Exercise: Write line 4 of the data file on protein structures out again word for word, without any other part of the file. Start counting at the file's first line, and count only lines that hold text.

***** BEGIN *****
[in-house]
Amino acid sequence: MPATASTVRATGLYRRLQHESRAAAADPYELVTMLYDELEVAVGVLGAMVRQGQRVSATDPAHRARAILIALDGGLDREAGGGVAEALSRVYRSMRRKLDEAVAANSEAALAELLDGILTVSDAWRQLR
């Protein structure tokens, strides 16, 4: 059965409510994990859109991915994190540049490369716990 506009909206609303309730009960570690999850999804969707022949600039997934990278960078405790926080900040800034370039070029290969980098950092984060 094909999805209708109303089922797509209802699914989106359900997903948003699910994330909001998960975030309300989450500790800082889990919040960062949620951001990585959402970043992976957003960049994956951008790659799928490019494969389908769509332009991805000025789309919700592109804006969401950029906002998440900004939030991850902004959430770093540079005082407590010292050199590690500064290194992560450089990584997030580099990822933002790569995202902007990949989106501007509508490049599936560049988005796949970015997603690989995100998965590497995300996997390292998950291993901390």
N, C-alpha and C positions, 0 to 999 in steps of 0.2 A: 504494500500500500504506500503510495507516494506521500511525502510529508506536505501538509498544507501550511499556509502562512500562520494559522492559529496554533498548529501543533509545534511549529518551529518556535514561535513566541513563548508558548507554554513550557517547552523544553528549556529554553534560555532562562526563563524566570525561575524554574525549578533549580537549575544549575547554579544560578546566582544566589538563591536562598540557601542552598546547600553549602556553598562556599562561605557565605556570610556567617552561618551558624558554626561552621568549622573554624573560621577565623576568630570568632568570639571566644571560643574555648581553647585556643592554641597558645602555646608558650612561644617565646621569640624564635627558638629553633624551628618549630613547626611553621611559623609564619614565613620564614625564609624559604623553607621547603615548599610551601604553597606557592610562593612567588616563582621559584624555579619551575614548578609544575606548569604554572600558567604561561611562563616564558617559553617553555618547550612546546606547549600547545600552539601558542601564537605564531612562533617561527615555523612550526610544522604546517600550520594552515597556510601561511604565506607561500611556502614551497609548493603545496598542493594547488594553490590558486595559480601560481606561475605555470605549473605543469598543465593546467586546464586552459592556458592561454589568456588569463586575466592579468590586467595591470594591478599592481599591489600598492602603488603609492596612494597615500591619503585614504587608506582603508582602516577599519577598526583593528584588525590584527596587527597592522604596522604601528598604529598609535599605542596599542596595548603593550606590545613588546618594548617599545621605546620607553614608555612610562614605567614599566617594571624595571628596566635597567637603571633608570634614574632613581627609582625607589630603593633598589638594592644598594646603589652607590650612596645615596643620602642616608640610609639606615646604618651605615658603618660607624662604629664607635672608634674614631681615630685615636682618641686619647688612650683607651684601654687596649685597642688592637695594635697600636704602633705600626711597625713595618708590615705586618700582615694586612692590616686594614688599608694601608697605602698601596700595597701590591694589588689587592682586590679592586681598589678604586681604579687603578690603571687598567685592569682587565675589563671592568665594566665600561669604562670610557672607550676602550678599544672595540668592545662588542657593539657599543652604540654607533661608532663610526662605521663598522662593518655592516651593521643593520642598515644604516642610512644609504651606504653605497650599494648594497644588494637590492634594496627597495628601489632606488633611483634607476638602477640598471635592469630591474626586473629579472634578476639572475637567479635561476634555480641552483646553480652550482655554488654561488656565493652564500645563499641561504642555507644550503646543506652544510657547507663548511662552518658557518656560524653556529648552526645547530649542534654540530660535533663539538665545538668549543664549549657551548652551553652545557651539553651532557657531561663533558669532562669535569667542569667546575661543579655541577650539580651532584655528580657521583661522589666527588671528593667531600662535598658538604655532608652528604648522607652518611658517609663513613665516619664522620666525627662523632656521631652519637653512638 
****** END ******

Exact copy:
N, C-alpha and C positions, 0 to 999 in steps of 0.2 A: 504494500500500500504506500503510495507516494506521500511525502510529508506536505501538509498544507501550511499556509502562512500562520494559522492559529496554533498548529501543533509545534511549529518551529518556535514561535513566541513563548508558548507554554513550557517547552523544553528549556529554553534560555532562562526563563524566570525561575524554574525549578533549580537549575544549575547554579544560578546566582544566589538563591536562598540557601542552598546547600553549602556553598562556599562561605557565605556570610556567617552561618551558624558554626561552621568549622573554624573560621577565623576568630570568632568570639571566644571560643574555648581553647585556643592554641597558645602555646608558650612561644617565646621569640624564635627558638629553633624551628618549630613547626611553621611559623609564619614565613620564614625564609624559604623553607621547603615548599610551601604553597606557592610562593612567588616563582621559584624555579619551575614548578609544575606548569604554572600558567604561561611562563616564558617559553617553555618547550612546546606547549600547545600552539601558542601564537605564531612562533617561527615555523612550526610544522604546517600550520594552515597556510601561511604565506607561500611556502614551497609548493603545496598542493594547488594553490590558486595559480601560481606561475605555470605549473605543469598543465593546467586546464586552459592556458592561454589568456588569463586575466592579468590586467595591470594591478599592481599591489600598492602603488603609492596612494597615500591619503585614504587608506582603508582602516577599519577598526583593528584588525590584527596587527597592522604596522604601528598604529598609535599605542596599542596595548603593550606590545613588546618594548617599545621605546620607553614608555612610562614605567614599566617594571624595571628596566635597567637603571633608570634614574632613581627609582625607589630603593633598589638594592644598594646603589652607590650612596645615596643620602642616608640610609639606615646604618651605615658603618660607624662604629664607635672608634674614631681615630685615636682618641686619647688612650683607651684601654687596649685597642688592637695594635697600636704602633705600626711597625713595618708590615705586618700582615694586612692590616686594614688599608694601608697605602698601596700595597701590591694589588689587592682586590679592586681598589678604586681604579687603578690603571687598567685592569682587565675589563671592568665594566665600561669604562670610557672607550676602550678599544672595540668592545662588542657593539657599543652604540654607533661608532663610526662605521663598522662593518655592516651593521643593520642598515644604516642610512644609504651606504653605497650599494648594497644588494637590492634594496627597495628601489632606488633611483634607476638602477640598471635592469630591474626586473629579472634578476639572475637567479635561476634555480641552483646553480652550482655554488654561488656565493652564500645563499641561504642555507644550503646543506652544510657547507663548511662552518658557518656560524653556529648552526645547530649542534654540530660535533663539538665545538668549543664549549657551548652551553652545557651539553651532557657531561663533558669532562669535569667542569667546575661543579655541577650539580651532584655528580657521583661522589666527588671528593667531600662535598658538604655532608652528604648522607652518611658517609663513613665516619664522620666525627662523632656521631652519637653512638 